Unlike some, I don’t think gerrymandering is necessarily a problem. This paper explains why. Party affiliation isn’t an immutable characteristic, and the political goals of parties can change. As a result, the anti-democratic effects of partisan gerrymandering can be avoided, provided that voters are willing to vote for different parties and that parties are willing to change their platforms to appeal to different voters.
Obviously, these conditions don’t always obtain. Voters might be very loyal to their respective parties. Or parties might be unwilling to compromise on issues for ideological reasons. In these cases, partisan gerrymandering will have anti-democratic effects. And while I’m not the biggest fan of democracy, I prefer majority rule to minority rule, all things equal.
So I’ve been thinking about how we might solve the problem of partisan gerrymandering. Judicial remedies are unlikely to be satisfactory, for a variety of reasons. First, I’m not convinced that the judicial power furnishes a remedy for partisan gerrymandering cases in principle. If a court declares a map illegal and none of the actors who are authorized to draw a new map elect to do so, then what else is there to do? Is the court going to hold a state legislature in contempt for failing to draw a satisfactory map? Fine the state until they acquiesce? Or maybe the court will just draw its own map, notwithstanding the provision in the Constitution that empowers Congress, and not the federal courts, to revise federal election regulations. Maybe that could work, at least to some degree. But do we really want to allow unelected officials with life tenure to regulate federal elections based on a highly dubious interpretation of the Equal Protection Clause? I, for one, do not.
Second, even if it is possible in theory for judges to adjudicate partisan gerrymandering claims, finding a manageable standard has proved darn near impossible. There are simply too many factors to take into consideration, making it extremely hard to determine what district lines are “illegitimate.” Third, the proposed standards that have the most promise, such as the “Efficiency Gap” analysis, would have a tendency to further entrench the two party system that we have (because they treat party alignment as more fundamental than it actually is), making it even harder for voters whose preferences don’t align with the platforms of either party to achieve their political goals.
Instead, I favor a different solution. It would have to be passed by Congress or written into the Constitution via amendment. Obviously, these constraints would make it difficult to implement, but I can dream.
Rather than trying to determine what sorts of districts are “fair,” let’s just get rid of districts. All elections for federal office will be at-large. Instead of voting for candidates, voters within a state will pick their desired party, which will offer a list of candidates for office before the election. A state’s seats in the House will be allocated proportionally between the parties. This could also work for Presidential Electors.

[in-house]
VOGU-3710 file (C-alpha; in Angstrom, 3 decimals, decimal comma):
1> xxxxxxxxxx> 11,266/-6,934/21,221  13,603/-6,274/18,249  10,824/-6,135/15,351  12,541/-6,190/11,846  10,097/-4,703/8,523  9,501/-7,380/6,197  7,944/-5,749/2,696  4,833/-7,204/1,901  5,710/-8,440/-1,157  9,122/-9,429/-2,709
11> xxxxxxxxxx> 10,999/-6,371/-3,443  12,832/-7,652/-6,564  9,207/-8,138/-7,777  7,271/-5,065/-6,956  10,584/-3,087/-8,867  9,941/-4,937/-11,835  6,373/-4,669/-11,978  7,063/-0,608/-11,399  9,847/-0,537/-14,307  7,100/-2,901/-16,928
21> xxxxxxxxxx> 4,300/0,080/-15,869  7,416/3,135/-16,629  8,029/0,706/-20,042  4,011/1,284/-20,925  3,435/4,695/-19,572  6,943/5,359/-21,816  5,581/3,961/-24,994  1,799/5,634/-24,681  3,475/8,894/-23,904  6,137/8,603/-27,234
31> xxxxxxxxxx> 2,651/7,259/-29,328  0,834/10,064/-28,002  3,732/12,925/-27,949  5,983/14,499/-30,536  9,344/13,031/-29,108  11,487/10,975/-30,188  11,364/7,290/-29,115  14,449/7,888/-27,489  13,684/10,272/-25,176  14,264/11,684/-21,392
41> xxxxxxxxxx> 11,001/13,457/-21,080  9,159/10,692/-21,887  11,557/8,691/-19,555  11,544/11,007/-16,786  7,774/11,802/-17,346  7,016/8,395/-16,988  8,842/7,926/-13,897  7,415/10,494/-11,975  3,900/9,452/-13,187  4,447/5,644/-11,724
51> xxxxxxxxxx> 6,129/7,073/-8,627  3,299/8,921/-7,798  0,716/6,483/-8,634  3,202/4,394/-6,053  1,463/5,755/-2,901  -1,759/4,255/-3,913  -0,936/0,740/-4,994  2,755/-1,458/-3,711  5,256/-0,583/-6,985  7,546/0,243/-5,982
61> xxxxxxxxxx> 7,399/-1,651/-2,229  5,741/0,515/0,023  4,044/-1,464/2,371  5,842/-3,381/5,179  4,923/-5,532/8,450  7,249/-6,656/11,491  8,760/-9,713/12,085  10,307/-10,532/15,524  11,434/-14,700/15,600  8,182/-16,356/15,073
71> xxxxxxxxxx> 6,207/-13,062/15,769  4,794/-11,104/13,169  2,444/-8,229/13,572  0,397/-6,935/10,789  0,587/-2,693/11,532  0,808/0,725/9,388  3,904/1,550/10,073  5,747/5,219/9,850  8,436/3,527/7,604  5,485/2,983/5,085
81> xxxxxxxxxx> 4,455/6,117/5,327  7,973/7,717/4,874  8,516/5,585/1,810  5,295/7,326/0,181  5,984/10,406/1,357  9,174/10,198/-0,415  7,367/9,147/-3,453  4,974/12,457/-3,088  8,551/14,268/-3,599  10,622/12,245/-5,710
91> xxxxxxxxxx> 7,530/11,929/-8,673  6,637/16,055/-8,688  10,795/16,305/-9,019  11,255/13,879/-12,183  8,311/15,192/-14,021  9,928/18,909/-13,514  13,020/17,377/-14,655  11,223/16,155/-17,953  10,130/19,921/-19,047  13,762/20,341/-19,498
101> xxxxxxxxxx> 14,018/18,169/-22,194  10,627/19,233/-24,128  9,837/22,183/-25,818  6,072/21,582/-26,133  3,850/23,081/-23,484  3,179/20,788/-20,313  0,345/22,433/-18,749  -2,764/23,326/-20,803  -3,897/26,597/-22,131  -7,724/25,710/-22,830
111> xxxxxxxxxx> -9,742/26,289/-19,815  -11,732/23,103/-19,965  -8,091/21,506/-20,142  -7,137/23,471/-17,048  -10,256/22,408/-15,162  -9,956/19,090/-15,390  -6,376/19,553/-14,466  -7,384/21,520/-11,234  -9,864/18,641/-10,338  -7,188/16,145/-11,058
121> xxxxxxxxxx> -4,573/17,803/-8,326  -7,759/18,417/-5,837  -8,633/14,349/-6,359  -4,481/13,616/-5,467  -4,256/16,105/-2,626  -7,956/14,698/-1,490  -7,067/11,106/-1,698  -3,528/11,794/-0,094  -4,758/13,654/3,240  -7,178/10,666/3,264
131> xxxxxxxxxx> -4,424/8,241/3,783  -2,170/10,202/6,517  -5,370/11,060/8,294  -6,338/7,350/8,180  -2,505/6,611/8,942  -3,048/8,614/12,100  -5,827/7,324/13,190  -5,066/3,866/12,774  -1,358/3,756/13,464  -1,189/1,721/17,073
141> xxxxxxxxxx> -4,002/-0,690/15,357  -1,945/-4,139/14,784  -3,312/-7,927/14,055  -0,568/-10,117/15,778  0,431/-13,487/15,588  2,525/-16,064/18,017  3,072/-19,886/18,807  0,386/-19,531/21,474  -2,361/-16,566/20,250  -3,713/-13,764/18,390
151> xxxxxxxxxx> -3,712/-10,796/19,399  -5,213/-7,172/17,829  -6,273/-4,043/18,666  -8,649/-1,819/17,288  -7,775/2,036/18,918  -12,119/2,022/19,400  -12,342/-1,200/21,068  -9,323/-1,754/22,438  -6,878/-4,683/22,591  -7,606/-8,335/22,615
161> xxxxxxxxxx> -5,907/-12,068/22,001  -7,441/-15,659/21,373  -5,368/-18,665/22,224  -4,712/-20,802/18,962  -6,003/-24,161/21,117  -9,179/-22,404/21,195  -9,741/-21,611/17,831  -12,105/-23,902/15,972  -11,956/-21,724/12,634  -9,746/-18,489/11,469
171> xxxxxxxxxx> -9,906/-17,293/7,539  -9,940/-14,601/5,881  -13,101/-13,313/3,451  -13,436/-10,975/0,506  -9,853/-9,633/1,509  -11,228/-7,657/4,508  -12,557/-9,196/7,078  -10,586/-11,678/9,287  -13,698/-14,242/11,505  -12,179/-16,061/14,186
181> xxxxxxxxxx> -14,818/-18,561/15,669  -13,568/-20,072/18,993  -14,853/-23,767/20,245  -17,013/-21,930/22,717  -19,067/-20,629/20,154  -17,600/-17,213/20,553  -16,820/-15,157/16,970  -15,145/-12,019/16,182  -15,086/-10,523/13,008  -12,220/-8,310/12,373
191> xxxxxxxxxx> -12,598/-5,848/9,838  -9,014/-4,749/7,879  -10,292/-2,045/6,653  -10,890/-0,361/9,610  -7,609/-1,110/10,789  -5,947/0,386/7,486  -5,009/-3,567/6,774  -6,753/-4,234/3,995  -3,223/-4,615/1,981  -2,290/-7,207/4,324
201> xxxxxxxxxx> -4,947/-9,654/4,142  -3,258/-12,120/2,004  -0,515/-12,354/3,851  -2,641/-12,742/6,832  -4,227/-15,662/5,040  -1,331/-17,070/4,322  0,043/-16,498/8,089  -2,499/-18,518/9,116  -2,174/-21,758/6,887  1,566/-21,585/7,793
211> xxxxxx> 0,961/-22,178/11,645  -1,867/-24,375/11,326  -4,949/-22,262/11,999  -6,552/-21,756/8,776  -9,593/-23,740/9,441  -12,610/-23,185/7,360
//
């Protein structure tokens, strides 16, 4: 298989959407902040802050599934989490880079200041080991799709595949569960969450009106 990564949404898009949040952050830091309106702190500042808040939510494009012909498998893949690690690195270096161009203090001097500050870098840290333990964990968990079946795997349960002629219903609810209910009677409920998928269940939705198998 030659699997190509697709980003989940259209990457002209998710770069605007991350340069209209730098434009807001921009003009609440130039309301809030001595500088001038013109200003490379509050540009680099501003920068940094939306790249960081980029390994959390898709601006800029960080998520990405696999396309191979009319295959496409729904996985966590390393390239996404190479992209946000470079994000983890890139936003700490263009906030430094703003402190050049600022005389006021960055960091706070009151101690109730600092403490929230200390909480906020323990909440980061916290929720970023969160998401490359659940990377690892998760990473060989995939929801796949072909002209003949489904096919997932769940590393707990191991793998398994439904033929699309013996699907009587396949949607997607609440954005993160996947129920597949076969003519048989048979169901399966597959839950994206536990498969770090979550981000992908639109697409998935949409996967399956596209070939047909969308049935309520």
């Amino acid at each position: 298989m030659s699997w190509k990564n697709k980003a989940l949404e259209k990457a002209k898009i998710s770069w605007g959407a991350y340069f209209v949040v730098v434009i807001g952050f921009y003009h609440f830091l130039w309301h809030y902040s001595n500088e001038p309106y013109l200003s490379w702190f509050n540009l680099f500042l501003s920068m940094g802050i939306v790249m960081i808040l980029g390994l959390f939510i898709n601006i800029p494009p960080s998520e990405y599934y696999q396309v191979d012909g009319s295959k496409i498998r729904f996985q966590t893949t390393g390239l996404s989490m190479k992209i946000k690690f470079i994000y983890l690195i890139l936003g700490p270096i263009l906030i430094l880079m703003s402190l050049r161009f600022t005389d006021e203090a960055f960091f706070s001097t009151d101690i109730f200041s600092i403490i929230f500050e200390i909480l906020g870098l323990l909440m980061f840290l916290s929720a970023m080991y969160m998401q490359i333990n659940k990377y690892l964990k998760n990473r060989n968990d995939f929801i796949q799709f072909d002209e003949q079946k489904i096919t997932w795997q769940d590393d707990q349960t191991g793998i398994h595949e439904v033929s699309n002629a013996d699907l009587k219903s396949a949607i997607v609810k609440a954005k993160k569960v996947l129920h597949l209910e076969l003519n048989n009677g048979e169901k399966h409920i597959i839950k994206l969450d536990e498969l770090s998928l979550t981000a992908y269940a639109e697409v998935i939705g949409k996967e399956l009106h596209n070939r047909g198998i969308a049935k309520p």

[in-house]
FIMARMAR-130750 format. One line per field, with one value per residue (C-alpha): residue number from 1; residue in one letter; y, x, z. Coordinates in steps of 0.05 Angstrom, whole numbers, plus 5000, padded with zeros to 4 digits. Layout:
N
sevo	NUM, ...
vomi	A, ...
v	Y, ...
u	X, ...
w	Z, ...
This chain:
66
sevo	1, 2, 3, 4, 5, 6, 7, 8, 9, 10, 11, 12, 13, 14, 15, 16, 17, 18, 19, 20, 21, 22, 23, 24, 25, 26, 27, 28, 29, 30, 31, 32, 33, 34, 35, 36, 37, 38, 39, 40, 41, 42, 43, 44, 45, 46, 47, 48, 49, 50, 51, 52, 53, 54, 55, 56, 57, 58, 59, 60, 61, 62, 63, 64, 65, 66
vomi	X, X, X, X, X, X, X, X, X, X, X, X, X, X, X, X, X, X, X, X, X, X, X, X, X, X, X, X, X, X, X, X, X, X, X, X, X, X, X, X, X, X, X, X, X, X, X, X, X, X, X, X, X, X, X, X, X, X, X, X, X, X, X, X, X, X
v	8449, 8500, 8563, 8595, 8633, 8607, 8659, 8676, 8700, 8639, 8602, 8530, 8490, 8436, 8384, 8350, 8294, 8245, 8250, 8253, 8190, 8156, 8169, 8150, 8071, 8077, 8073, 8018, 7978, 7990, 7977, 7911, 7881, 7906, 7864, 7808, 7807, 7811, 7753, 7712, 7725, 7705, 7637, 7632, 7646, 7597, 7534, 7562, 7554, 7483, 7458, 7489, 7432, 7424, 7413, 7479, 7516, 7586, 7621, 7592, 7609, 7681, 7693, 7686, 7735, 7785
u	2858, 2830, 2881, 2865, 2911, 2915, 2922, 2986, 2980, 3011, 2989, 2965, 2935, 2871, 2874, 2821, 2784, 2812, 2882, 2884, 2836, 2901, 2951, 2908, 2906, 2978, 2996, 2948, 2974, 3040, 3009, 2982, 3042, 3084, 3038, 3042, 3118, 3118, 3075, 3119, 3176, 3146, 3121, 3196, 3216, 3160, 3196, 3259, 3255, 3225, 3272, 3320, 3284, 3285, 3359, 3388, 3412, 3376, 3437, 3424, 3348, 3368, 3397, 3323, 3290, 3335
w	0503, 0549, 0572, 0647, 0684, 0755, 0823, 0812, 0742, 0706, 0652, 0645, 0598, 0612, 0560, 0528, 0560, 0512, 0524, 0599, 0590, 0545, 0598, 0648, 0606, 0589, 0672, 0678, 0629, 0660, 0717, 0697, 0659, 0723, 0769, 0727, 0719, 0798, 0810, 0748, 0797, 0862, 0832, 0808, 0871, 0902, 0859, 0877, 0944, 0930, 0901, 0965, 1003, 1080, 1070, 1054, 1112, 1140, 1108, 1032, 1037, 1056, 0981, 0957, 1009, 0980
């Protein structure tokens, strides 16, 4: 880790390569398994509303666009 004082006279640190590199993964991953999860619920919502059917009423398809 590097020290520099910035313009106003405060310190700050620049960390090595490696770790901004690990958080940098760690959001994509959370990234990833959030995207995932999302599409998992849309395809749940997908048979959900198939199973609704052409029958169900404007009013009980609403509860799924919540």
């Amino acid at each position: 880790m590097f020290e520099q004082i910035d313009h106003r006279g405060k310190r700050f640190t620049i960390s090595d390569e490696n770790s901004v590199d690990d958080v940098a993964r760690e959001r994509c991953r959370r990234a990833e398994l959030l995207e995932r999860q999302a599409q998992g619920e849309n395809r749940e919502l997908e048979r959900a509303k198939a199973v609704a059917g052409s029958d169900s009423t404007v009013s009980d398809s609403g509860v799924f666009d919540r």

This system has several virtues. First, it would eliminate the possibility of gerrymandering, because there would no longer be any districts. Second, this system of at-large proportional representation would make it easier for new political parties to win seats, as they would only need a minimum amount of support statewide, rather than majority support in any given district. Third, if adopted as the method of selecting presidential electors, the system could help to restore the function of the electoral college as a deliberative body.
As it stands now, presidential electors don’t have much agency in the process of picking the president, notwithstanding the fact that this is their job. Instead, they are bound, sometimes by state law, to vote for the candidate who won the popular vote in their state, with a few exceptions. This defeats the purpose of the electoral college, which is to be a body that deliberates over who ought to be president and then selects a candidate.
The current state of affairs could be changed if we adopted the voting system described above for presidential electors. It would still be expected that electors from the major parties would vote for their party’s candidates. However, smaller parties, who might not even be able to field a presidential candidate, would still be able to exert influence on the deliberation and eventual vote of the electoral college if they secured even a small number of electors. And the multiplicity of interests and views represented in the electoral college would make it harder for ideologically extreme candidates from either party to win.
Of course, it’s unlikely that this sort of change will come to pass, at least any time soon. Both parties in our government benefit from their continued entrenchment, and would therefore resist any attempt to make it easier for third parties to win seats in the government. And while individual states could adopt these rules for their elections, the legislatures are unlikely to do so, given that ruling parties likely stand to lose by enacting them. Still interesting to think about. Maybe someday we’ll get to a point where something like this will be politically feasible.